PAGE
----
There has been a cheery news that Usman Alkali Baba, Nigerian Inspector General of Police has ordered the immediate commencement of financial computation and adjustments of Police emoluments in line with the new salary structure.
This did not come intentionally though, it took a threat by the ranks and files of the Nigeria Police to embark on strike over non-implementation of new salary structure approved for them by the Nigerian Government. While it was everywhere that the police were planning a strike, the Force Headquarters denied such development.
But a wireless memo, dated March 15, 2022, with reference number, CB:4001/DOPS/FHQ/ABJ/Vol, said heads of departments and state commissioners of police were told to sensitise their officers on why they should not try to go on strike as steps had been taken to address the issue.
The signal read: “Intelligence reports available to the Inspector General of Police indicate that some members of the rank and file are intending to embark on strike over non-payment of the new Police salary structure, and failure in providing sophisticated weapons to fight crime and poor general welfare of policemen.
“Note that the Inspector General of Police has directed the immediate computation of salary, under the new salary structure, tax relief/exemption for officers and men for immediate implementation.
“Since that approval, the Salaries and Wages Commission has issued an implementation circular, the Minister of Police Affairs and the IGP have been working with the Federal Inland Revenue Service, FIRS, to ensure the stoppage of tax deductions as directed by the President and approved by the Federal Executive Council, FEC.’’
Salary is not the only thing wrong with Nigeria Police
Nigeria police is rated low by the public−there is a lack of trust, confidence and respect for them−but the conditions of barracks where police and their families live across Nigeria is also a key factor why they are usually not seen as significant others.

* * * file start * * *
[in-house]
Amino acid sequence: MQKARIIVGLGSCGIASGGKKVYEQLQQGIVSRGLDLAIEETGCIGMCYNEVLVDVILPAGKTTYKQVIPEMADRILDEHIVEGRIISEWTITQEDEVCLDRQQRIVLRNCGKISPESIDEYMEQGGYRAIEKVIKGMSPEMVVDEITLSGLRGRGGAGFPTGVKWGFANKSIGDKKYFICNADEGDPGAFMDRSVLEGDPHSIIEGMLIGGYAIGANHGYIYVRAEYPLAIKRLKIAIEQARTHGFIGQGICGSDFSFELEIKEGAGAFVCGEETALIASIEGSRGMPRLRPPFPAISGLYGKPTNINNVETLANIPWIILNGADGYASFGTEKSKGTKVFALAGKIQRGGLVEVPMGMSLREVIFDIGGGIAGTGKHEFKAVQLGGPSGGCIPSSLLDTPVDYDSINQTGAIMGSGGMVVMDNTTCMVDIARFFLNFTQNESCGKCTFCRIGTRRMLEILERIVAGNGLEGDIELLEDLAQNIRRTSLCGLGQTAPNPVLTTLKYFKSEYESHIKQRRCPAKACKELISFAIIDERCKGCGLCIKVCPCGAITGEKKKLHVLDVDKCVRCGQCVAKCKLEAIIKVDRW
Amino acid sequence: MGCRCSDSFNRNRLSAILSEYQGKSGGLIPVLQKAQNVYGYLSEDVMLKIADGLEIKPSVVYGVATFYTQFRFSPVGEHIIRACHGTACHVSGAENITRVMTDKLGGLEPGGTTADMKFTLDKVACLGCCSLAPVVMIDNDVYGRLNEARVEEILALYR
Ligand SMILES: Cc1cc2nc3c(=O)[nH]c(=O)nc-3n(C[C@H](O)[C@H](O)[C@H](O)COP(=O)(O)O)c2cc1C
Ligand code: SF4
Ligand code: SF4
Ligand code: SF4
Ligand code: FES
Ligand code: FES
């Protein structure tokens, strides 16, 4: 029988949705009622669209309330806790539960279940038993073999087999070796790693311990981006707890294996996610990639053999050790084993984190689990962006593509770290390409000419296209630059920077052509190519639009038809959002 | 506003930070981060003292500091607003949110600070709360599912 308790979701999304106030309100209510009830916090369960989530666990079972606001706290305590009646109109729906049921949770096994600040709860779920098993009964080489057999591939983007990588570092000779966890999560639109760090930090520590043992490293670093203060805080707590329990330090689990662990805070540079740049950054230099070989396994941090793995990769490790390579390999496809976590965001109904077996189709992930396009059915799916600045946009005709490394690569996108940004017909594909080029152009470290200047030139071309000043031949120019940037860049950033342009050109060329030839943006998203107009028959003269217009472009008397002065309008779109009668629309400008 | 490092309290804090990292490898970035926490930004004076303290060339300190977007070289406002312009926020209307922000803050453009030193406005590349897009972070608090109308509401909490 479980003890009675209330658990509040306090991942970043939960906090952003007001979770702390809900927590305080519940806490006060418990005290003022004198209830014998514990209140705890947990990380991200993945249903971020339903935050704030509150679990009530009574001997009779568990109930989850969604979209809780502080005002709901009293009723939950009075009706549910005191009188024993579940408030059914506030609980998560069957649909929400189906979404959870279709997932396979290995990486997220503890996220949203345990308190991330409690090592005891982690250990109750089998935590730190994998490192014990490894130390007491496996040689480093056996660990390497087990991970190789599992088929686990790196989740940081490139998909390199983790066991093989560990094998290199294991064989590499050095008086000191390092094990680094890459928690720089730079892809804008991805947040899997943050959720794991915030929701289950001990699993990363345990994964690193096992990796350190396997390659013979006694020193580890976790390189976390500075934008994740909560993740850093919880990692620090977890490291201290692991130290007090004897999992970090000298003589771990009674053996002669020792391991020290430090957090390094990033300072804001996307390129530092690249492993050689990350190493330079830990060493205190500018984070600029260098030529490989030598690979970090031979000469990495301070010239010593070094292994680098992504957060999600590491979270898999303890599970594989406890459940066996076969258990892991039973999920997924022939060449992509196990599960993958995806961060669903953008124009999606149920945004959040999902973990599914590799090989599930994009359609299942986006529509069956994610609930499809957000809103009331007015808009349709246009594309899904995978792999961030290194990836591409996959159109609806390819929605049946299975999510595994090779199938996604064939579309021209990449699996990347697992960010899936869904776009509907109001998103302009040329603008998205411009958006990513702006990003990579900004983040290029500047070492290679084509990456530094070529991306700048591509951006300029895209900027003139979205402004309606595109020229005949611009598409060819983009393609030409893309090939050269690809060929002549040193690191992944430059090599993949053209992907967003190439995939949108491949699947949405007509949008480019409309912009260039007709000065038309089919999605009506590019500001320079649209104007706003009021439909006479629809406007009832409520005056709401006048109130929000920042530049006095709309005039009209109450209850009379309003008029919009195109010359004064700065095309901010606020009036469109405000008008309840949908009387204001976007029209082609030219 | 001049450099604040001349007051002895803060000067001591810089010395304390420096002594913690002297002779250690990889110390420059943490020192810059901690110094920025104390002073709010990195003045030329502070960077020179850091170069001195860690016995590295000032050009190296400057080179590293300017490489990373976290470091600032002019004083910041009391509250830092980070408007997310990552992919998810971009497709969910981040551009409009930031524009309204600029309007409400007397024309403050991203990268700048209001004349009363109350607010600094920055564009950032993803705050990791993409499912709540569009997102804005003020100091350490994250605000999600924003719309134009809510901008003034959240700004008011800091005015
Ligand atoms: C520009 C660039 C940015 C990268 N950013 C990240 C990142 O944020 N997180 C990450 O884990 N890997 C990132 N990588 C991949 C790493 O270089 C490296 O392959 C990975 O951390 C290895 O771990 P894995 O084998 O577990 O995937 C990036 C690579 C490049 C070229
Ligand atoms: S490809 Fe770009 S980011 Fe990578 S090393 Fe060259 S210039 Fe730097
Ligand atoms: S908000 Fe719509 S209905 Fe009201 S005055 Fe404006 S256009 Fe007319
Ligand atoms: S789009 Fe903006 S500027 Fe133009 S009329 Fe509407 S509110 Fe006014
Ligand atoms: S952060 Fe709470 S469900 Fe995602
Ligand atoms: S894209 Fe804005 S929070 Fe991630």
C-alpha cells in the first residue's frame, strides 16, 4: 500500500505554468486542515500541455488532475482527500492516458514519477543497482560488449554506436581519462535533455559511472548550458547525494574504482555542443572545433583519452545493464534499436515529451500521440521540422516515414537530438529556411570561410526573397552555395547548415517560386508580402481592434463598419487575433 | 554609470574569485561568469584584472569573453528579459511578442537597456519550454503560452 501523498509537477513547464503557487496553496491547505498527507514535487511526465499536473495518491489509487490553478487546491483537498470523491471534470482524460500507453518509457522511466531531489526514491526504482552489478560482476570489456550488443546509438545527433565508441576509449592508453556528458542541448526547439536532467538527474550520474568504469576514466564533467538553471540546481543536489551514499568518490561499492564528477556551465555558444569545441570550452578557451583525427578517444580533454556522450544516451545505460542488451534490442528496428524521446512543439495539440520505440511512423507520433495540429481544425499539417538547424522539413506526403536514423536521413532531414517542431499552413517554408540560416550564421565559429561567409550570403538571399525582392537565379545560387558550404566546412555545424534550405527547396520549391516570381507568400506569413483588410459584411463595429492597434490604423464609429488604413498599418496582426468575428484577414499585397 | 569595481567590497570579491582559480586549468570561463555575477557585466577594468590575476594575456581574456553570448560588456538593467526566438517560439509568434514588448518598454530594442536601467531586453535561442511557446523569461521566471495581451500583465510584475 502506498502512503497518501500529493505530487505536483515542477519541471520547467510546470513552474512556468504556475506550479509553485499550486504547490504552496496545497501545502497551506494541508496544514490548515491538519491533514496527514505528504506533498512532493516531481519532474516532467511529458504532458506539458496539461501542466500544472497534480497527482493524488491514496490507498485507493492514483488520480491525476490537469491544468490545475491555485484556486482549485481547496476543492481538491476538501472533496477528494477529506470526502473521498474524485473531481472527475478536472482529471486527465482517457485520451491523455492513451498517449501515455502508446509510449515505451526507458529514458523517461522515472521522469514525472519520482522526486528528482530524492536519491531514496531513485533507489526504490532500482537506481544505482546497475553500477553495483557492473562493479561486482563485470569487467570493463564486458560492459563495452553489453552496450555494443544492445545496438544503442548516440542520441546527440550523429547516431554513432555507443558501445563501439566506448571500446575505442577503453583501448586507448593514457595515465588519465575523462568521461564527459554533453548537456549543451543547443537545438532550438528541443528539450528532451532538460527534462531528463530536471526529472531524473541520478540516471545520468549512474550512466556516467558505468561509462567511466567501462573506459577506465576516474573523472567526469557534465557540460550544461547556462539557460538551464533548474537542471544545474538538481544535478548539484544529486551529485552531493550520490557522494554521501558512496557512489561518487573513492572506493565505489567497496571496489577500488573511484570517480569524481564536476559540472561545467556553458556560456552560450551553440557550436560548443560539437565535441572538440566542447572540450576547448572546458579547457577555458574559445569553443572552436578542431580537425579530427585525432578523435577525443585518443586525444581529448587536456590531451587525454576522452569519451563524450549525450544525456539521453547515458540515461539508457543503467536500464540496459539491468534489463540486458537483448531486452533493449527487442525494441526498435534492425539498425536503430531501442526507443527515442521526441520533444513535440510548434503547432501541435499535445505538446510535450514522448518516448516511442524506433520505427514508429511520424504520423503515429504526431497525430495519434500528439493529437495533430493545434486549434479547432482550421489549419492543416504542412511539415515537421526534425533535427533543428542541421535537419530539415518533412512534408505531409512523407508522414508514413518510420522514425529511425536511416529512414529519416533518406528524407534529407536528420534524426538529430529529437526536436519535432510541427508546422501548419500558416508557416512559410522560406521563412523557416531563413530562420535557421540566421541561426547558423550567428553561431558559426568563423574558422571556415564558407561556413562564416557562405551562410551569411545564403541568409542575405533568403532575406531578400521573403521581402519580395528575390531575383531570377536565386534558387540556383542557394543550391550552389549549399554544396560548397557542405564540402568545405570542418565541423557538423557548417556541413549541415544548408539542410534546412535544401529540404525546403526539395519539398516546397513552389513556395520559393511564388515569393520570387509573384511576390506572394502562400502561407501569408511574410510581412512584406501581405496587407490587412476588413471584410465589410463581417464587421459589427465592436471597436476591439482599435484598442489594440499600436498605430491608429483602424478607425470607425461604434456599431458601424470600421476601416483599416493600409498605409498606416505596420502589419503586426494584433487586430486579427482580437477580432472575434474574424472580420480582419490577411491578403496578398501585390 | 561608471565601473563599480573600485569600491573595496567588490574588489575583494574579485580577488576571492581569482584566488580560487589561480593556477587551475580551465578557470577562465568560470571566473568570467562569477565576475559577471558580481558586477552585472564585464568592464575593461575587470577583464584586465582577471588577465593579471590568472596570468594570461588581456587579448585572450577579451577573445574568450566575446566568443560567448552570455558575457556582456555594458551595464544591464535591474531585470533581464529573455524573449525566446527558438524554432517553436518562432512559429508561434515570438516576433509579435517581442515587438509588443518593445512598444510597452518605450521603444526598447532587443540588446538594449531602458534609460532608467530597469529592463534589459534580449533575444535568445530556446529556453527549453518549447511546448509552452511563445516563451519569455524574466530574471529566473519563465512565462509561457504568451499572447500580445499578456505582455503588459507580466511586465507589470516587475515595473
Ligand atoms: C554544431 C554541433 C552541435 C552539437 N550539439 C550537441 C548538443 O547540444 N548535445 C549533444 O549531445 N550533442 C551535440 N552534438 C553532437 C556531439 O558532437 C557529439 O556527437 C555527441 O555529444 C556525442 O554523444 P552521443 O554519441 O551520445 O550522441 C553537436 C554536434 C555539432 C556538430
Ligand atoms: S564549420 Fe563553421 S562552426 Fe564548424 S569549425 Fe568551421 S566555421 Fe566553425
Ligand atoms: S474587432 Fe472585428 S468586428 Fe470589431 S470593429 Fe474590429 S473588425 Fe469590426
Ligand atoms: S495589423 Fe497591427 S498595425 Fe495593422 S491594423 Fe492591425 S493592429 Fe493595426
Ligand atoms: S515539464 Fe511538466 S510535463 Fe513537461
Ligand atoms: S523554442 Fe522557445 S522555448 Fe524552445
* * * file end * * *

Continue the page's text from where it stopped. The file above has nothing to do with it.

The Nigeria Police live in squalor quarters for barracks across the country, and this has always been a source of concern corresponding to the well-being of the operatives, their families and indeed their work output.
Large cracks on the walls, bat-infested houses, leaking roofs, broken and smelly soak-away channels as well as dilapidated structures dot the Mobile Police Barracks located in Adeke, along Naka/Ankpa Road in Makurdi, the Benue State capital, North-central Nigeria, the Daily Sun reported.
The picture painted in the report represents the eyesore that Nigeria Police barracks have become across Nigeria. Perhaps with the exception of police quarters located in Abuja, the country’s capital, there is arguably no place where the police and their families live in a befitting abode.
Why is Nigeria still keeping police barracks?
In July 2017, Donald Duke, a former governor of Cross Rivers State called for the abolition of building barracks for personnel of the force.
“The barracks practice must be abrogated, the police ought to live amongst the people and not amongst themselves,” Duke said at the presentation and launch of a book ‘Law on Prevention and Detection of Crimes by the Police in Nigeria’ in Abuja.